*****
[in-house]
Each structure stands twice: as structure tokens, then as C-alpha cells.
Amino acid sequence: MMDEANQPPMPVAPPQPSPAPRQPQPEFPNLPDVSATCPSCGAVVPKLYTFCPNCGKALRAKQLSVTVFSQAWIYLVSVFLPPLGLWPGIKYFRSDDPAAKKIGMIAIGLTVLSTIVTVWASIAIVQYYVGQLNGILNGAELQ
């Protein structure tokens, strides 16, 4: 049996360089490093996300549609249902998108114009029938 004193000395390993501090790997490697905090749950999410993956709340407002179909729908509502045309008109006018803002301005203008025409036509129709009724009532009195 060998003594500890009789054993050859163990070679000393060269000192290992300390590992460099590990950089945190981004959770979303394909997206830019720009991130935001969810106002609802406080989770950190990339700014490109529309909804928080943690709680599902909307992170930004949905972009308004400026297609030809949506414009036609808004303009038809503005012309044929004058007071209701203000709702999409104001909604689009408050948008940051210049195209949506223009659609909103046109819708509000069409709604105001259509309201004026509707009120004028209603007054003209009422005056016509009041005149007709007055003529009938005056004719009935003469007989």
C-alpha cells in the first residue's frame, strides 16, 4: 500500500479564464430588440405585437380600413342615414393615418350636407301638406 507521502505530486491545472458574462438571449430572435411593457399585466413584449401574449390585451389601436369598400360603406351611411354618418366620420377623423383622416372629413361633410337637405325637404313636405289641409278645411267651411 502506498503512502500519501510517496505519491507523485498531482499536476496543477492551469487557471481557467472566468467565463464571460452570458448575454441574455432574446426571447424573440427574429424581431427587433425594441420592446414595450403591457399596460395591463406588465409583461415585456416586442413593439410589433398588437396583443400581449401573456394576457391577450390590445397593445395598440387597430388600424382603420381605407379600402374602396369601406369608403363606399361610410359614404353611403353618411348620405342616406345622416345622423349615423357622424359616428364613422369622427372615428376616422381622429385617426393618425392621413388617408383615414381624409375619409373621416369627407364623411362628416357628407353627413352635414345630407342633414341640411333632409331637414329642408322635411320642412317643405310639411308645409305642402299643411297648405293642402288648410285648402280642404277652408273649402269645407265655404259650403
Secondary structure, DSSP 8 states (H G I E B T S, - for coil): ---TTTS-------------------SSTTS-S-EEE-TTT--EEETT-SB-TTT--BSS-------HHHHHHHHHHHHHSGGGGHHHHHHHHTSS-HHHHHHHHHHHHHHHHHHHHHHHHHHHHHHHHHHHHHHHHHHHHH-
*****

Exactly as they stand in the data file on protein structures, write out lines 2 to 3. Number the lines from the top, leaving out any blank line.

Each structure stands twice: as structure tokens, then as C-alpha cells.
Amino acid sequence: MMDEANQPPMPVAPPQPSPAPRQPQPEFPNLPDVSATCPSCGAVVPKLYTFCPNCGKALRAKQLSVTVFSQAWIYLVSVFLPPLGLWPGIKYFRSDDPAAKKIGMIAIGLTVLSTIVTVWASIAIVQYYVGQLNGILNGAELQ